Is The Office Cubicle Driving You Mad?

Herman Miller invented the cubicle in 1956, with the idea of creating more privacy and helping to reduce distraction and increase concentration.  Since then, the  cubicle has become a standard feature of modern office design in the American workplace.  Offices designed using this modular unit, often called mouse mazes or cube farms, have become the symbol of human conditioning, and of the reduction of  individuality to uniformity and blandness.

One thing we know is that most people do not want to work in a “cube world”.  A common report from those working in cubicles is that they find themselves frequently checking the time, anxious for their workday to end so they can get out of the space.  After all, a cubicle design is similar to a prison cell.  Staring at a partition wall in such close proximity to one’s field of vision, throughout the long work day, replaces feelings of openness and comfort with a sense of being trapped.  This feeling, and the resulting impact on creativity, can lead to anxiety and agitation, and even make you feel that you might be going mad. How much of the work-related stress and low productivity of corporate America is due to this working environment?  Is this one of the reasons Americans seem to need to work longer hours in the office to finish their work?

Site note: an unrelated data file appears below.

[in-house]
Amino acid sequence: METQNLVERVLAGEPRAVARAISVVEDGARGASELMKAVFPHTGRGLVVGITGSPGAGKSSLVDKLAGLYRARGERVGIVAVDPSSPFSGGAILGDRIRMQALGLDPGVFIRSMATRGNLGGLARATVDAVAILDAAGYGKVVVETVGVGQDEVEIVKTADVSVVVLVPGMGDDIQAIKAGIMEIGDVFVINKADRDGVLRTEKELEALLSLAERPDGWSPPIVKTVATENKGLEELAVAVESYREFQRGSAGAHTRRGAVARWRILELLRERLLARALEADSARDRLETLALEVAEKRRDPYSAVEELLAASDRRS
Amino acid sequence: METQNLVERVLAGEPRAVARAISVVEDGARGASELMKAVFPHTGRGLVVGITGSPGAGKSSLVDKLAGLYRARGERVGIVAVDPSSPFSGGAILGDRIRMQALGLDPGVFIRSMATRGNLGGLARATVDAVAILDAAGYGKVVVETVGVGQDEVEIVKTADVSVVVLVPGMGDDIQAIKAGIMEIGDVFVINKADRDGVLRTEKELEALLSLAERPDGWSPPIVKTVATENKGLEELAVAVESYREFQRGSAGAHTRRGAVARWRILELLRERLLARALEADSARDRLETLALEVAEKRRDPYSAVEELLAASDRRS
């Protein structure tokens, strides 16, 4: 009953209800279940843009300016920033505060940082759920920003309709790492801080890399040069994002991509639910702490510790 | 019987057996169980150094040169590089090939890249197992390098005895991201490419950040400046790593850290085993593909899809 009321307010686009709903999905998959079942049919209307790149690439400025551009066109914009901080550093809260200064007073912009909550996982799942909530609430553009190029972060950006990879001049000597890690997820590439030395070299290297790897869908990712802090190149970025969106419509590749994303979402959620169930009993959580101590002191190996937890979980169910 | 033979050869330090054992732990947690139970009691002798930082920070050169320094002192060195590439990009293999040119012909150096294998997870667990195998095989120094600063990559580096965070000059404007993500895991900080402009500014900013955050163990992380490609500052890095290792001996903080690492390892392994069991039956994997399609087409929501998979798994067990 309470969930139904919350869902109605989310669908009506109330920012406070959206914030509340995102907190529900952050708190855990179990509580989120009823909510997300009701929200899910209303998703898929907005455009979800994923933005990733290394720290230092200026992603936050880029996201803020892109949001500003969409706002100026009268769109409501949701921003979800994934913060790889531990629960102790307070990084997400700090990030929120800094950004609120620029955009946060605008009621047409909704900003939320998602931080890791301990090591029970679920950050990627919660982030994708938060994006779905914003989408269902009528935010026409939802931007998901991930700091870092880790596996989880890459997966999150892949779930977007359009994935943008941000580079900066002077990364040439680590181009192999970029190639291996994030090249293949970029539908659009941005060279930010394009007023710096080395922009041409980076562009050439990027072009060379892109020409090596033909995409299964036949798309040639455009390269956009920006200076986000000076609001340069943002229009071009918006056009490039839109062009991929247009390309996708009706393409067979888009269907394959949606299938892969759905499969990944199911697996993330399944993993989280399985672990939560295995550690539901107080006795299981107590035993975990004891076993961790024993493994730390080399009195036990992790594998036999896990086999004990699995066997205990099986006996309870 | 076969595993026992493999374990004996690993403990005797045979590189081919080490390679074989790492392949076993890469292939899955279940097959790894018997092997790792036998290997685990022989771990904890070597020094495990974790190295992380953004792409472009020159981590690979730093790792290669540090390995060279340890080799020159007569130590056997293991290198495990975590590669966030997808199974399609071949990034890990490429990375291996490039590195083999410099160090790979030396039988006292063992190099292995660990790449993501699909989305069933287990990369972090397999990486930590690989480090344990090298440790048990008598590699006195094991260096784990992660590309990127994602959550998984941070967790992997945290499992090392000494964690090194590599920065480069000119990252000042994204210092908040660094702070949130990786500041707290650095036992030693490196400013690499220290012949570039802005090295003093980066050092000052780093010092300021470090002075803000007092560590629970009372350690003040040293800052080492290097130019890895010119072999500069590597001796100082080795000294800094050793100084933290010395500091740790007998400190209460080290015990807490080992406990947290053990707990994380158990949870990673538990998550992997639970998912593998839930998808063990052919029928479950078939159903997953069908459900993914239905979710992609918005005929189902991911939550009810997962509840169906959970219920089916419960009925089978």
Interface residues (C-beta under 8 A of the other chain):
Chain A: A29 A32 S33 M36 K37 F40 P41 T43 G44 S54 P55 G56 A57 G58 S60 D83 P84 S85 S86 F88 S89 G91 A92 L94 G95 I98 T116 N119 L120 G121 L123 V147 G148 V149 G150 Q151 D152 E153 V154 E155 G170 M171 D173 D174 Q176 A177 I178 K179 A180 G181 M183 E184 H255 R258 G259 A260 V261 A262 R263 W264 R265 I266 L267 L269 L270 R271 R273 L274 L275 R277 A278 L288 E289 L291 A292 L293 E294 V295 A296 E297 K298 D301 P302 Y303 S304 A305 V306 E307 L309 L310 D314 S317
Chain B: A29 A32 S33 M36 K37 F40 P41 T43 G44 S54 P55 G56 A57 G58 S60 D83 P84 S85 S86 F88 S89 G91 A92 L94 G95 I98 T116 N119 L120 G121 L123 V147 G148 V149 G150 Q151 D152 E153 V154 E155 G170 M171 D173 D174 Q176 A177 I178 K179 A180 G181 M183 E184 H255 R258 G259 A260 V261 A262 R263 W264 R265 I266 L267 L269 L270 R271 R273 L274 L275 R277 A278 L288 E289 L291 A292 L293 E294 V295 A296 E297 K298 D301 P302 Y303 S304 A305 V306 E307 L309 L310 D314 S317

Corporations at times try to save money by resisting change that benefit employees. The irony is, such changes in the long term actually benefit the corporation, as they can increase employee productivity, reduce stress levels, and increase overall morale.  But often enough, even if a company wants to move away from the cubicle work space; it is hard for most designers to know what to change to.

There have been few attempts to liberate workers from these constricting cell since the cubicle was invented.  Most changes have been superficial updates that meet technological and aesthetic advances. Over a decade ago, Knoll took on the challenge of reinventing this modular office unit, and hired a well-known architectural firm to take on the task.  However, after two years and millions of dollars spent on research, development, and engineering, they only managed to create a more expensive design that did little to resolve the core issue.

The fundamental reason for this impasse is that industrial designers have not been able to identify the real issue behind the cubicle problem. When you do not feel good in the box, you cannot argue with the feeling.  Although the cause may not be clear, the feeling itself is real and valid.

Naturally, when architects, interior designers, and furniture designers make any attempt to “improve” the design, they tend to understand and approach it from a purely physical point of view.  As I have often commented, the blind spot for designers throughout history has been that they only see a building or object as a physical body, but not as an energy body –  nor as an information carrier. There is much to learn from the wisdom of the traditional Form School feng shui in which all objects and manifestations are seen on all three levels:  as a physical body, an energy body, and as an information carrier. Designing with this in mind will naturally create functional, economical and beautiful designs.